A fossil Anolis lizard
in the collections of the American Museum of Natural History is the second
anole preserved in amber from the Dominican Republic (Miocene Epoch) to
be studied. The fossil exhibits skeletal characters indicating that
it is a juvenile member of a large clade of anoles that includes many extant
Hispaniolan species and is characterized by close association between the
clavicles and the lateral processes of the interclavicle. Standard
external characters that can be scored in the fossil are identical to those
of two of the four extant species in the A. chlorocyanus group;
however, because relatively few characters can be scored in the fossil,
and because the polarities of the relevant characters are currently unknown,
the fossil can be only tentatively referred to that group. The skeletal
and external characters of the new fossil are also nearly identical to
those of A. dominicanus, another Dominican amber anole; however,
the latter fossil is relatively poorly preserved, and its currently known
characters are identical to those of several extant species, including
two species of the A. chlorocyanus species group. Body proportions
and lamella counts of both known amber fossils indicate that these lizards
are trunk-crown anoles, that is, members of an ecologically and morphologically
defined class of anoles specialized for life high on the trunks and in
the crowns of trees. This finding is consistent with referral of
the fossil anoles to the A. chlorocyanus species group, all extant
members of which are trunk-crown anoles.
Approximately 12 specimens of Anolis lizards preserved in amber are known. Most are from the Dominican Republic and most are now in private hands. Recently, the American Museum of Natural History purchased an exceptionally well preserved specimen from the Dominican Republic that is approximately 20 million years old. Given the extensive research on the evolutionary diversification of Caribbean Anolis lizards, we decided to investigate this specimen. Another reasonably well-preserved specimen is in the collections of the Naturhistorisches Museum Basel. This specimen, previously described by Olivier Rieppel in Nature in 1980, was also studied.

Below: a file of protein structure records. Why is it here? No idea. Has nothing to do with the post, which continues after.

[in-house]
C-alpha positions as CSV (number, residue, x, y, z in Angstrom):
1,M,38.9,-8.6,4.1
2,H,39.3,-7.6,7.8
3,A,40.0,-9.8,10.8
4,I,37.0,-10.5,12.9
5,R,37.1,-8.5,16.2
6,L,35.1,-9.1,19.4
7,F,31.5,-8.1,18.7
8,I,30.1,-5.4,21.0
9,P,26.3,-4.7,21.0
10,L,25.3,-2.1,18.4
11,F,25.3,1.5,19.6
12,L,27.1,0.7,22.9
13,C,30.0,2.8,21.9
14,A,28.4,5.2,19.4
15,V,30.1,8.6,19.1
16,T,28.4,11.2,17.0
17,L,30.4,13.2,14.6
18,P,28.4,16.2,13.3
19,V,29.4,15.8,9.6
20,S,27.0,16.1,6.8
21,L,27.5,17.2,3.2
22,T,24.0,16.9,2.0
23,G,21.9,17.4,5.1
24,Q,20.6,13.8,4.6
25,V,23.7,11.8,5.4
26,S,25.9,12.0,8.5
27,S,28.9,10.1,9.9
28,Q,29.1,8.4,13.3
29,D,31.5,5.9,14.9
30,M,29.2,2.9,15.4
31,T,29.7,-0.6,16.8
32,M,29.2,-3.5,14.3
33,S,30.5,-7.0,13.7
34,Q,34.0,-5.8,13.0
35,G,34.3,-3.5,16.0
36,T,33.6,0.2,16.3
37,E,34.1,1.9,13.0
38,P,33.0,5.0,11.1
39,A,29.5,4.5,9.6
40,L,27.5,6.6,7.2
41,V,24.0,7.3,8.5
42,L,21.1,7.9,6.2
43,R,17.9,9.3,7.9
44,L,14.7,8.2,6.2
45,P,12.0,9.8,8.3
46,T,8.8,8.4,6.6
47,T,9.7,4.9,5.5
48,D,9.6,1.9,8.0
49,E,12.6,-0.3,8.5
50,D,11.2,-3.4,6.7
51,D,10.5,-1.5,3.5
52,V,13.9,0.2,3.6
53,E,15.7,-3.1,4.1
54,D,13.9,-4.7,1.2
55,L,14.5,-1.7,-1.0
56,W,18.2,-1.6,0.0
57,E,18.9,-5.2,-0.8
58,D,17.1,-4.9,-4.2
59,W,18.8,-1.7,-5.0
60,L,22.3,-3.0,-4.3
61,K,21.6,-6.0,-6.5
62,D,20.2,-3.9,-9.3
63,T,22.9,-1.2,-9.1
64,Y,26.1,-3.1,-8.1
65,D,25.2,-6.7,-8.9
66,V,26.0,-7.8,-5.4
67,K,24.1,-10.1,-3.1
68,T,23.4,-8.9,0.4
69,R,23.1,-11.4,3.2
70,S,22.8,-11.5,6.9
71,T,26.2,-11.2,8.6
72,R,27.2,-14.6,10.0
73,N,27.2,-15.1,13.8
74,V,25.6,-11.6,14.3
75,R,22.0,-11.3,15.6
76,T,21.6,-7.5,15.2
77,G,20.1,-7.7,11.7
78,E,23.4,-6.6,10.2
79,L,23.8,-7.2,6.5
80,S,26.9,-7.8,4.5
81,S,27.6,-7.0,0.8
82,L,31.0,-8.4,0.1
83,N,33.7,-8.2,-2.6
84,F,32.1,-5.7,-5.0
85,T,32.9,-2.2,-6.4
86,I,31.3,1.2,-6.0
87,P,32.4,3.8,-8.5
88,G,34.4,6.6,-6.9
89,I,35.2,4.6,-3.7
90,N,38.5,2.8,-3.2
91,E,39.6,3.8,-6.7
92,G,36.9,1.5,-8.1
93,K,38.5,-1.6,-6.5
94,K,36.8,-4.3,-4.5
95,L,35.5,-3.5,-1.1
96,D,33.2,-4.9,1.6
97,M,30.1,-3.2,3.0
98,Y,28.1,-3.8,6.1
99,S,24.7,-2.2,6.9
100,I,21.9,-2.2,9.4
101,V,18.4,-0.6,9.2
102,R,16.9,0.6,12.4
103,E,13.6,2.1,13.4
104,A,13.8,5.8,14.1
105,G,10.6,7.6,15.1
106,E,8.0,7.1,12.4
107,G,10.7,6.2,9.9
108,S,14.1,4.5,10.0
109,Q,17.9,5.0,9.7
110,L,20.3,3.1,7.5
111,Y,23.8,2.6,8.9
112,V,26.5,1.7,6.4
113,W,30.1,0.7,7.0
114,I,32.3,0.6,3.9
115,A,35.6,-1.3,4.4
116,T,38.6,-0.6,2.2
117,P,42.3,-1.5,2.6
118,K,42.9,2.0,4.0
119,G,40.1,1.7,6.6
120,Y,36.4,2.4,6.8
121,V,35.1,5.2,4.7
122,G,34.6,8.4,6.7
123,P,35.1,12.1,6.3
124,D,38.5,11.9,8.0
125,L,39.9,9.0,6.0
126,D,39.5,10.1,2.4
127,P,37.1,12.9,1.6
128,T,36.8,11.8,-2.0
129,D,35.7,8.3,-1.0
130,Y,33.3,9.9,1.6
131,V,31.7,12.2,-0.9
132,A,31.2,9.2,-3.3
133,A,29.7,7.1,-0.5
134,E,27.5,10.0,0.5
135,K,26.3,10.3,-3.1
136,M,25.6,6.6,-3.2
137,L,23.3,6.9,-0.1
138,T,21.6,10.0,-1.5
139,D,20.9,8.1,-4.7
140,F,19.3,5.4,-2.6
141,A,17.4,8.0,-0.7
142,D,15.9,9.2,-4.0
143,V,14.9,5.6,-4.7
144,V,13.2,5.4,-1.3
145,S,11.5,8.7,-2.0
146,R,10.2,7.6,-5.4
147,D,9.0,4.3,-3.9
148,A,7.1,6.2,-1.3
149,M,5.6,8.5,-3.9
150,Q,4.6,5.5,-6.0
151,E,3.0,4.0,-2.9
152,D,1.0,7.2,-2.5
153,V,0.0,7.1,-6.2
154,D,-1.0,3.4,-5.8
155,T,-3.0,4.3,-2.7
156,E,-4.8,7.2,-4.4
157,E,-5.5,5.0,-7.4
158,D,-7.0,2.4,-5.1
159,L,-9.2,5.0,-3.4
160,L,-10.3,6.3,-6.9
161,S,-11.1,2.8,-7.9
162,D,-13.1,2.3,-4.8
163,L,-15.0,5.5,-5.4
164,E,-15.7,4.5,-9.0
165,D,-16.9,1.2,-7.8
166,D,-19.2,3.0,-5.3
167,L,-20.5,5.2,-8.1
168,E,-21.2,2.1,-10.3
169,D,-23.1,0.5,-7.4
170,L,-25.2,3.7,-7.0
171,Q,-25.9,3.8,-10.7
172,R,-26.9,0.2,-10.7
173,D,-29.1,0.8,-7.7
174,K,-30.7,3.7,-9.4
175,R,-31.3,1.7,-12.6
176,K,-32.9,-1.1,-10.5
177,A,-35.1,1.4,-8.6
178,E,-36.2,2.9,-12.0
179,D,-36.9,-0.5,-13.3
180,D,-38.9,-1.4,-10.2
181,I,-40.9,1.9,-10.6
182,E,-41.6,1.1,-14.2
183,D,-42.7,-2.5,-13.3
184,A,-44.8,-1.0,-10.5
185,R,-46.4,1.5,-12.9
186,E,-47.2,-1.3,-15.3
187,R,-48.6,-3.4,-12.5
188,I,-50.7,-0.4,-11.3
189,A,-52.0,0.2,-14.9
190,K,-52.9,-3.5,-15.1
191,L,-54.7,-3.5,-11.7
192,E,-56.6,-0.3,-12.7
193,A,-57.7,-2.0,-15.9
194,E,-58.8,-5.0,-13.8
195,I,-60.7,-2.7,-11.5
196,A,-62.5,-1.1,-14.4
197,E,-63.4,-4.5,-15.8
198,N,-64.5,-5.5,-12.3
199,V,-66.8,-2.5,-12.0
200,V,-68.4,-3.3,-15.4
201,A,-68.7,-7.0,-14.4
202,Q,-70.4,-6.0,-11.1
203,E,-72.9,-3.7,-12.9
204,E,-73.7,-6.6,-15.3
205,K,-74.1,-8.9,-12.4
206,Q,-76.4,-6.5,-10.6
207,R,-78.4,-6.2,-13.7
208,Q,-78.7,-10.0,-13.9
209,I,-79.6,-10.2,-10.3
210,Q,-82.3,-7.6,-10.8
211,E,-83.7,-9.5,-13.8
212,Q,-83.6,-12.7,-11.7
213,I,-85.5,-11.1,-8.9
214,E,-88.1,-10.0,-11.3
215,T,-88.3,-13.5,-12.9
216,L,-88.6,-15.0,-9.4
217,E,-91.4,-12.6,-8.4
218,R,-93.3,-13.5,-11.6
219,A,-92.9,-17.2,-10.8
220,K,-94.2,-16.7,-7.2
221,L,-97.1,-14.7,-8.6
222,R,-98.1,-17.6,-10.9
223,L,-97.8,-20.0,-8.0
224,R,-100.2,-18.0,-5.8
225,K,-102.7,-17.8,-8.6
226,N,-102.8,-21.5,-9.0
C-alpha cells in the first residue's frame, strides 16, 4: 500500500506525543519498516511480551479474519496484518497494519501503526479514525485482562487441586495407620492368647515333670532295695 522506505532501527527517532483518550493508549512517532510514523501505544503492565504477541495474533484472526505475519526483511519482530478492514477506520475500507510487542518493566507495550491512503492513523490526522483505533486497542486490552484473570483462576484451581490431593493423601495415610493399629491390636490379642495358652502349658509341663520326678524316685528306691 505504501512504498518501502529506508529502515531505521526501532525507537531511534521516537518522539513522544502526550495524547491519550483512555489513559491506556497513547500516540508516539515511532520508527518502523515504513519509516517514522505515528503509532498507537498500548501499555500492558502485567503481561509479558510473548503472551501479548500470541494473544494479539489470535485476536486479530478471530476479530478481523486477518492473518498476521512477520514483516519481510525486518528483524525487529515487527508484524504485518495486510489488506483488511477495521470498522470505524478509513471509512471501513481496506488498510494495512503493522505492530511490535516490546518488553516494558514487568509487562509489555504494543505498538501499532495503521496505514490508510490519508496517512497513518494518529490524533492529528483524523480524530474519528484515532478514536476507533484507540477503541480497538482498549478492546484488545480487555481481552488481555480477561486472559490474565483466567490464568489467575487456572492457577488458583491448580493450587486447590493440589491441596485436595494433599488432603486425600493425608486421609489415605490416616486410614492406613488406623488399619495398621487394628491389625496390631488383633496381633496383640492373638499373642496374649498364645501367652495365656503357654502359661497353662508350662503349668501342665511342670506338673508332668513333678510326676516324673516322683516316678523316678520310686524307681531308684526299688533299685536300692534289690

We closely examined the specimens for information on phylogenetic relationships. A detailed description of the specimens is provided. The specimens are highly similar to Hispaniolan species in the Anolis chlorocyanus species group, however, we cannot exclude the possibility that they are more closely related to other species extant on Hispaniola today.
Caribbean anoles have differentiated into a set of distinct "ecomorphs," which are species that are behaviorally and morphologically specialized to use different parts of the environment. Members of the same ecomorph class are found on each island in the Greater Antilles (with several exceptions). Nonetheless, phylogenetic studies indicate that members of the same ecomorph class on different islands are not closely related and thus have evolved convergently on each island (see Losos et al., 1998).
Because of the exceptional preservation of the specimens, we were able to accurately measure the morphological features that distinguish the ecomorph classes; namely, limb length, tail length (on one of the specimens), snout-vent length, and number of subdigital lamellae on the fourth toe of the hindfoot. Our goal was to investigate whether these specimens were morphologically similar to any of the ecomorph classes or, alternatively, whether the specimens could not be considered a member of any of these classes.
To test these hypotheses, we measured specimens of the four common ecomorphs in Hispaniola: A. chlorocyanus (trunk crown anole), A. distichus (trunk anole), A. cybotes (trunk-ground anole), and A. semilineatus and A. olssoni (grass anoles). These species, or their close relatives, are common throughout almost all of Hispaniola. We did not examine members of two ecomorph classes, the crown-giant and twig anoles. However, it was clear that the amber specimens did not conform to these ecomorphs: crown giants are much larger than all other ecomorphs and twig anoles are extreme in their short limbs and tails. Based on their size (< 35 mm snout-vent length), the amber specimens were clearly juveniles. Thus, we measured an ontogenetic series of specimens for each species.
Our results were clearcut:
both specimens grouped definitively with the trunk crown anole, A. chlorocyanus.
Hence, at least based on morphology, it appears that these specimens were
trunk-crown anoles (however, given that trunk-crown anoles have evolved
repeatedly in the Greater Antilles, it would be premature to conclude that
these morphometric similarities are indicative of a close relationship
between the amber specimen and the A. chlorocyanus group).
These results indicate that the ecomorph phenomenon is an ancient one;
at least one ecomorph type has existed in the Caribbean for 20 million
years. Examination of additional specimens would be interesting to
determine whether evidence for the occurrence of other ancient ecomorphs
exists (one could suggest that, based on habitat use, trunk-crown anoles
are particularly likely to be encased in amber, which is formed from the
sap exuded on the trunks of Hymenaea trees; hence, failure to find
evidence of other ecomorphs would not constitute strong evidence that they
did not exist).
to Losos curriculum vitae